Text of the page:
Tribute to music icon reveals new sides to Peninsula’s Ben Dunnill

Vocalist-pianist releases Song For Bowie on late legend’s birthday

First in Peninsula singer-songwriter-pianist Ben Dunnill’s series of single releases for 2022 is Song For Bowie, which drops on Jan. 8 on all music streaming platforms. (Contributed photo)

First in Peninsula singer-songwriter-pianist Ben Dunnill’s series of single releases for 2022 is Song For Bowie, which drops on Jan. 8 on all music streaming platforms. (Contributed photo)

Peninsula singer-songwriter-pianist Ben Dunnill admits that, as an admirer of pop and glam-rock superstar David Bowie, he was late to the party.

But his latter-day adulation of the influential performer, who passed in 2016, provides the inspiration for his latest self-produced single release.

Song For Bowie is due to drop on most streaming platforms (including Spotify, Apple Music and YouTube) on Saturday, Jan. 8 – which would have been Bowie’s 75th birthday.

A subtle meditation on Bowie’s presence and enduring influence in the world of music, it features significant contributions from guitarist Ayla Tesler-Mabe (of Vancouver band Ludic), co-producer Nathan Tapsas (who also played guitar parts), drummer Paul Fader and saxophonist Dave Say – and even Bowie himself (via some sampled interview sound bites).

Full of subtle musical allusions to the glam-rock era of the 1970s and ’80s – and some of the genre-crossing, jazzy harmonic underpinning that Bowie incorporated into his work – Song For Bowie is also a reflection of the maturing assurance of Dunnill as an evocative and creative lyricist and composer and a compelling vocal performer.

In it he makes just enough of a nod to Bowie’s singular vocal patterns without descending into impressionism or parody, and while still asserting his own identity as a performer.

Still it was difficult not to fall into a Bowie-like delivery, he said.

“It was hard to sing the song any other way,’ he acknowledged. “When I first performed it, I admit I did really go over the top.”

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But Dunnill – who is gearing up for an increased profile in 2022 with an ambitious program in which he plans to produce and release a new song every six weeks – said he decided to tone that down so that his tribute did not become a one-off anomaly.

“I wanted there to be some cohesion between all the songs,” said Dunnill, well known in White Rock from his residency (COVID permitting) as pianist/vocalist at the Bin 101 wine bar.

The pathway of ideas that led him to Song For Bowie developed slowly, but organically, Dunnill noted.

“I knew of Bowie before he passed, but I didn’t realize the magnitude of his work,” he said. “But when Rolling Stone came out with a magazine tribute, I found it very interesting and started digging deeper into his catalogue.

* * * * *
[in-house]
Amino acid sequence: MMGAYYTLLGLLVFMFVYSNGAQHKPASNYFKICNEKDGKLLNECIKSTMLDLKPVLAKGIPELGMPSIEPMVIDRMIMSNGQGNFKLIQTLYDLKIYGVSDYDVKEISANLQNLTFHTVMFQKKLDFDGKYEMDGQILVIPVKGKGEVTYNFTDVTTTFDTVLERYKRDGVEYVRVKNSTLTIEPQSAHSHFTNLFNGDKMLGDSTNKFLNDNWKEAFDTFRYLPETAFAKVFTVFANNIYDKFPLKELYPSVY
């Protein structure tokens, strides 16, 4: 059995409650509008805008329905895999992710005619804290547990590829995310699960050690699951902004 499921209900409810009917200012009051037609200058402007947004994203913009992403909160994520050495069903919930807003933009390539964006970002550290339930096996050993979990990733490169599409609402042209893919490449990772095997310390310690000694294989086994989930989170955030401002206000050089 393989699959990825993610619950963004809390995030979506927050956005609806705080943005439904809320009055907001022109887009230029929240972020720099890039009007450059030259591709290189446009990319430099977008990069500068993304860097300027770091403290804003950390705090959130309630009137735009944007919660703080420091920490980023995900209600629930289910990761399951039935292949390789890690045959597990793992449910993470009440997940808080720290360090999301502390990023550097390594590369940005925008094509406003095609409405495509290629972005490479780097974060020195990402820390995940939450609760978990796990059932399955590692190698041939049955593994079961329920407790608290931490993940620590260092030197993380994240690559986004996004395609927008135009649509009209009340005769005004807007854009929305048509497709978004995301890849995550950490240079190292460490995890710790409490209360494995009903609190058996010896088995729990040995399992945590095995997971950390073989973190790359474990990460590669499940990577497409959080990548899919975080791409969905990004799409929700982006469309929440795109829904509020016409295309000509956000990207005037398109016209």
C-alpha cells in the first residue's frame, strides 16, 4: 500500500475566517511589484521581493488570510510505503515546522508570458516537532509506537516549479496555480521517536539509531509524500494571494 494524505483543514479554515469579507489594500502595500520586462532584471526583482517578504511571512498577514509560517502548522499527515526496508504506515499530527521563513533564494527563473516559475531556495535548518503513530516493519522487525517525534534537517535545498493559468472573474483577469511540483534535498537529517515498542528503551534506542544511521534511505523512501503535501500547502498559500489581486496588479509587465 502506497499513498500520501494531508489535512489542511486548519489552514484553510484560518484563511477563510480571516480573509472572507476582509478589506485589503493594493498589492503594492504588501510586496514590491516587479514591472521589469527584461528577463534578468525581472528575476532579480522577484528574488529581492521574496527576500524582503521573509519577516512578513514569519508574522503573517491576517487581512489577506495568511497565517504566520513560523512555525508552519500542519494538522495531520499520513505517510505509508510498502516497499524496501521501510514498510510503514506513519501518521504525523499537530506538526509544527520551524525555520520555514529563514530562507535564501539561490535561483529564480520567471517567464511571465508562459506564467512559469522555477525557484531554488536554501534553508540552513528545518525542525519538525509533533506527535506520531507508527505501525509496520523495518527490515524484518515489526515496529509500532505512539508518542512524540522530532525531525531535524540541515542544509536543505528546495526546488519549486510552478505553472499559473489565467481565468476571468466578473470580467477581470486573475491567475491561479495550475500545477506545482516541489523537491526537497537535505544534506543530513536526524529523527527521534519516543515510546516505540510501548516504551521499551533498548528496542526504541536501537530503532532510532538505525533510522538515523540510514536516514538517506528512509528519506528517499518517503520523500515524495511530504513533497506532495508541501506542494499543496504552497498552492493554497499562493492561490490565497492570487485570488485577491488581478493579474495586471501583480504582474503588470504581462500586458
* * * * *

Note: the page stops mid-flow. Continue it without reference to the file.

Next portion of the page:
“When I started listening to songs like Life On Mars I started to realize that Bowie could encompass everything from French cabaret-style chansons to rock and roll,” he said. “It blew my mind – I fell in love with Bowie’s artistry.”

The form of his tribute was suggested by one of Bowie’s own compositions from the album Hunky Dory (1971).

“I heard his Song For Bob Dylan – and also his Andy Warhol – and thought it would be cool if I could write a song for Bowie the same way. I started writing about his life and how I thought he might have been as a child.”

Dunnill’s lyrics refers to a “lone child (who) plays with UFOs…like an eagle near a group of crows.”

And using Bowie’s speaking voice – a late addition in the mix – was inspired by a spoken-word clip from Charlie Chaplin used in Paolo Nutini’s Iron Sky, Dunnill said.

But there’s nothing like a deadline to help focus a project, Dunnill said – and it was his realization, in September, that he had barely three months until Bowie’s birthday, that motivated him to take Song For Bowie from concept to finished product.

Fortunately, he was able to enlist the aid of some great session players – including Tesler-Mabe (“in addition to being one of Vancouver’s top up-and-coming musicians, she has a vast knowledge of ’70s music and the ‘glam’ era”) and noted Vancouver jazz saxophonist Say who provides a brief, but telling, outro to the piece.

And Dunnill himself – with his roots in jazz and musical theatre (he was a one-time participant in Surrey Youth Theatre Company productions) – said he finds resonance in Bowie’s work that is likely to continue to influence his own composition and performance.

The ongoing pandemic has derailed many musical plans, Dunnill admits, even though he has managed to perform a few shows under prevailing restrictions, and also done some piano teaching.

But he said he is glad it has forced him to concentrate more on recording – and refining his musical identity in the process.

“This (coming) year is when I plan to focus on really putting myself out there,” he said.

To pre-save Dunnill’s Song For Bowie on Spotify, visit

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